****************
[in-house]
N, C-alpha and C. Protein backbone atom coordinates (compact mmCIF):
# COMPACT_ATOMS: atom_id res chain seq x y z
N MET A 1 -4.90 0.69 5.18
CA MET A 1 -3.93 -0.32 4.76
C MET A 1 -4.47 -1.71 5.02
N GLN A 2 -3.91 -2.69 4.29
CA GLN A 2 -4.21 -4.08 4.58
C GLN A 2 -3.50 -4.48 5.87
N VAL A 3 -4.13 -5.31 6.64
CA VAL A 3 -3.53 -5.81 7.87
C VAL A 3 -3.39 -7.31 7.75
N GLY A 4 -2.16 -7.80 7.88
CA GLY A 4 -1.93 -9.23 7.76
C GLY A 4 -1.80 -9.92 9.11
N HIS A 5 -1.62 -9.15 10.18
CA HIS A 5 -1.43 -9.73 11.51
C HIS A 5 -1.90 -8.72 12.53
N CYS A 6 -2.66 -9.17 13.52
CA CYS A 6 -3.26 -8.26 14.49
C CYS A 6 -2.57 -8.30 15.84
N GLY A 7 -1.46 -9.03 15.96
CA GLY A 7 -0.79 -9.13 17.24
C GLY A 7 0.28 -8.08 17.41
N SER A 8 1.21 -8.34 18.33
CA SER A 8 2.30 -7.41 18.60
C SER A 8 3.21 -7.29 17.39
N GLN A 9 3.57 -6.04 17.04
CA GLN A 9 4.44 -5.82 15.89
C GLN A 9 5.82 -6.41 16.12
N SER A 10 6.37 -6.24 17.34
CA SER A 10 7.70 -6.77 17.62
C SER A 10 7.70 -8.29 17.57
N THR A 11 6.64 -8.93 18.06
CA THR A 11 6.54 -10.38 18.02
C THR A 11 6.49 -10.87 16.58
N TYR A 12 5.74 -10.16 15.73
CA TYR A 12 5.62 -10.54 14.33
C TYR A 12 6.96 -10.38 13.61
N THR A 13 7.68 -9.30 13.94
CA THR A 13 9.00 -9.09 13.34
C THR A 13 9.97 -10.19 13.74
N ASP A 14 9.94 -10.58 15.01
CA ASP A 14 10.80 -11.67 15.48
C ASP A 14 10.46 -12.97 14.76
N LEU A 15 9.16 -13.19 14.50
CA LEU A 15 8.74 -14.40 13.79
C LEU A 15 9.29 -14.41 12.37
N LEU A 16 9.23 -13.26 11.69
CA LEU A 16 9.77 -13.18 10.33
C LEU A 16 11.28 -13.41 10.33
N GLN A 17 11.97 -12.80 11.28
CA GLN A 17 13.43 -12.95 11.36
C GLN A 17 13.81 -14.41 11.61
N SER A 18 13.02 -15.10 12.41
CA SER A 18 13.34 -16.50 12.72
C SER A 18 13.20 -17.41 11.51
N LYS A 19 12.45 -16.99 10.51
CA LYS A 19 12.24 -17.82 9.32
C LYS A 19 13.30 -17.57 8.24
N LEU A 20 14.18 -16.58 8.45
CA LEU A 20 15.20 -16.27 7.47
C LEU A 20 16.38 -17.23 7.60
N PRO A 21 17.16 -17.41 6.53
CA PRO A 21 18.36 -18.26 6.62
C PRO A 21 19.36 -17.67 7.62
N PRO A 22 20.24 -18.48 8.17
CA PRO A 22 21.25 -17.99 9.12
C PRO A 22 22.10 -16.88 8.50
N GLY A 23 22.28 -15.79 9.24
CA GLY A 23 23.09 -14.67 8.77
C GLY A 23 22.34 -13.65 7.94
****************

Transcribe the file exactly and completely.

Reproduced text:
[in-house]
N, C-alpha and C. Protein backbone atom coordinates (compact mmCIF):
# COMPACT_ATOMS: atom_id res chain seq x y z
N MET A 1 -4.90 0.69 5.18
CA MET A 1 -3.93 -0.32 4.76
C MET A 1 -4.47 -1.71 5.02
N GLN A 2 -3.91 -2.69 4.29
CA GLN A 2 -4.21 -4.08 4.58
C GLN A 2 -3.50 -4.48 5.87
N VAL A 3 -4.13 -5.31 6.64
CA VAL A 3 -3.53 -5.81 7.87
C VAL A 3 -3.39 -7.31 7.75
N GLY A 4 -2.16 -7.80 7.88
CA GLY A 4 -1.93 -9.23 7.76
C GLY A 4 -1.80 -9.92 9.11
N HIS A 5 -1.62 -9.15 10.18
CA HIS A 5 -1.43 -9.73 11.51
C HIS A 5 -1.90 -8.72 12.53
N CYS A 6 -2.66 -9.17 13.52
CA CYS A 6 -3.26 -8.26 14.49
C CYS A 6 -2.57 -8.30 15.84
N GLY A 7 -1.46 -9.03 15.96
CA GLY A 7 -0.79 -9.13 17.24
C GLY A 7 0.28 -8.08 17.41
N SER A 8 1.21 -8.34 18.33
CA SER A 8 2.30 -7.41 18.60
C SER A 8 3.21 -7.29 17.39
N GLN A 9 3.57 -6.04 17.04
CA GLN A 9 4.44 -5.82 15.89
C GLN A 9 5.82 -6.41 16.12
N SER A 10 6.37 -6.24 17.34
CA SER A 10 7.70 -6.77 17.62
C SER A 10 7.70 -8.29 17.57
N THR A 11 6.64 -8.93 18.06
CA THR A 11 6.54 -10.38 18.02
C THR A 11 6.49 -10.87 16.58
N TYR A 12 5.74 -10.16 15.73
CA TYR A 12 5.62 -10.54 14.33
C TYR A 12 6.96 -10.38 13.61
N THR A 13 7.68 -9.30 13.94
CA THR A 13 9.00 -9.09 13.34
C THR A 13 9.97 -10.19 13.74
N ASP A 14 9.94 -10.58 15.01
CA ASP A 14 10.80 -11.67 15.48
C ASP A 14 10.46 -12.97 14.76
N LEU A 15 9.16 -13.19 14.50
CA LEU A 15 8.74 -14.40 13.79
C LEU A 15 9.29 -14.41 12.37
N LEU A 16 9.23 -13.26 11.69
CA LEU A 16 9.77 -13.18 10.33
C LEU A 16 11.28 -13.41 10.33
N GLN A 17 11.97 -12.80 11.28
CA GLN A 17 13.43 -12.95 11.36
C GLN A 17 13.81 -14.41 11.61
N SER A 18 13.02 -15.10 12.41
CA SER A 18 13.34 -16.50 12.72
C SER A 18 13.20 -17.41 11.51
N LYS A 19 12.45 -16.99 10.51
CA LYS A 19 12.24 -17.82 9.32
C LYS A 19 13.30 -17.57 8.24
N LEU A 20 14.18 -16.58 8.45
CA LEU A 20 15.20 -16.27 7.47
C LEU A 20 16.38 -17.23 7.60
N PRO A 21 17.16 -17.41 6.53
CA PRO A 21 18.36 -18.26 6.62
C PRO A 21 19.36 -17.67 7.62
N PRO A 22 20.24 -18.48 8.17
CA PRO A 22 21.25 -17.99 9.12
C PRO A 22 22.10 -16.88 8.50
N GLY A 23 22.28 -15.79 9.24
CA GLY A 23 23.09 -14.67 8.77
C GLY A 23 22.34 -13.65 7.94